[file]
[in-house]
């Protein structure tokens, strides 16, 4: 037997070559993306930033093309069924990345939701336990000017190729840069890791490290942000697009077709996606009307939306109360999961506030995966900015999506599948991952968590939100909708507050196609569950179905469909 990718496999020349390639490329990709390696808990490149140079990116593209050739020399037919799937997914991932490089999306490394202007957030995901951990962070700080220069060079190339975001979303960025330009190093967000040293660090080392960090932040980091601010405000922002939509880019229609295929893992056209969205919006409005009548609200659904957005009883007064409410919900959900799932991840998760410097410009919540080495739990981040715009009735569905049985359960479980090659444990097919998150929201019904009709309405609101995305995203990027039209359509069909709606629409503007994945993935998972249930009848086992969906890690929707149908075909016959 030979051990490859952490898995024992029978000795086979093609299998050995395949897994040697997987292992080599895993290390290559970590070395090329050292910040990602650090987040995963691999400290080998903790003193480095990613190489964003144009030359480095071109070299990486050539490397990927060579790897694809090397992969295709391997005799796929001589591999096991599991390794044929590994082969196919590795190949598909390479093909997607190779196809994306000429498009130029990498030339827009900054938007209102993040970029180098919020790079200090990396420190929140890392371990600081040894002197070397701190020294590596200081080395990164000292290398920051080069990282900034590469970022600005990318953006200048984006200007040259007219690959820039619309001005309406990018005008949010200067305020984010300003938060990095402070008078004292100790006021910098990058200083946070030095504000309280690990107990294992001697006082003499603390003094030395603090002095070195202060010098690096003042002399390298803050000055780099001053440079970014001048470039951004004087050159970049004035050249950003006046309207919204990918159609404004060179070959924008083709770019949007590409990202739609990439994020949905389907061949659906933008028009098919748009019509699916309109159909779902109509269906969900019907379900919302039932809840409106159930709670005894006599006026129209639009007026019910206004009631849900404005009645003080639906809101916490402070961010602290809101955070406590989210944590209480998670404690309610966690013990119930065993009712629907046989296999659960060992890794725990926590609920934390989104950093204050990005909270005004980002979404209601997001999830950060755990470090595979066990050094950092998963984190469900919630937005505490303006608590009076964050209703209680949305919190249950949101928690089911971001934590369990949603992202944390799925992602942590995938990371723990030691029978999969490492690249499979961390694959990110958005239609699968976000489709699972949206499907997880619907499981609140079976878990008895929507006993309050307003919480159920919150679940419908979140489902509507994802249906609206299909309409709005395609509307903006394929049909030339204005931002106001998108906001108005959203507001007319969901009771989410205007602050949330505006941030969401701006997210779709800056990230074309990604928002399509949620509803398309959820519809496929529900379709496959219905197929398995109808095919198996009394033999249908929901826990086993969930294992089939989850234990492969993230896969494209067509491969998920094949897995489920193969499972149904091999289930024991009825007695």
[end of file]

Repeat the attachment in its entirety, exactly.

[in-house]
């Protein structure tokens, strides 16, 4: 037997070559993306930033093309069924990345939701336990000017190729840069890791490290942000697009077709996606009307939306109360999961506030995966900015999506599948991952968590939100909708507050196609569950179905469909 990718496999020349390639490329990709390696808990490149140079990116593209050739020399037919799937997914991932490089999306490394202007957030995901951990962070700080220069060079190339975001979303960025330009190093967000040293660090080392960090932040980091601010405000922002939509880019229609295929893992056209969205919006409005009548609200659904957005009883007064409410919900959900799932991840998760410097410009919540080495739990981040715009009735569905049985359960479980090659444990097919998150929201019904009709309405609101995305995203990027039209359509069909709606629409503007994945993935998972249930009848086992969906890690929707149908075909016959 030979051990490859952490898995024992029978000795086979093609299998050995395949897994040697997987292992080599895993290390290559970590070395090329050292910040990602650090987040995963691999400290080998903790003193480095990613190489964003144009030359480095071109070299990486050539490397990927060579790897694809090397992969295709391997005799796929001589591999096991599991390794044929590994082969196919590795190949598909390479093909997607190779196809994306000429498009130029990498030339827009900054938007209102993040970029180098919020790079200090990396420190929140890392371990600081040894002197070397701190020294590596200081080395990164000292290398920051080069990282900034590469970022600005990318953006200048984006200007040259007219690959820039619309001005309406990018005008949010200067305020984010300003938060990095402070008078004292100790006021910098990058200083946070030095504000309280690990107990294992001697006082003499603390003094030395603090002095070195202060010098690096003042002399390298803050000055780099001053440079970014001048470039951004004087050159970049004035050249950003006046309207919204990918159609404004060179070959924008083709770019949007590409990202739609990439994020949905389907061949659906933008028009098919748009019509699916309109159909779902109509269906969900019907379900919302039932809840409106159930709670005894006599006026129209639009007026019910206004009631849900404005009645003080639906809101916490402070961010602290809101955070406590989210944590209480998670404690309610966690013990119930065993009712629907046989296999659960060992890794725990926590609920934390989104950093204050990005909270005004980002979404209601997001999830950060755990470090595979066990050094950092998963984190469900919630937005505490303006608590009076964050209703209680949305919190249950949101928690089911971001934590369990949603992202944390799925992602942590995938990371723990030691029978999969490492690249499979961390694959990110958005239609699968976000489709699972949206499907997880619907499981609140079976878990008895929507006993309050307003919480159920919150679940419908979140489902509507994802249906609206299909309409709005395609509307903006394929049909030339204005931002106001998108906001108005959203507001007319969901009771989410205007602050949330505006941030969401701006997210779709800056990230074309990604928002399509949620509803398309959820519809496929529900379709496959219905197929398995109808095919198996009394033999249908929901826990086993969930294992089939989850234990492969993230896969494209067509491969998920094949897995489920193969499972149904091999289930024991009825007695």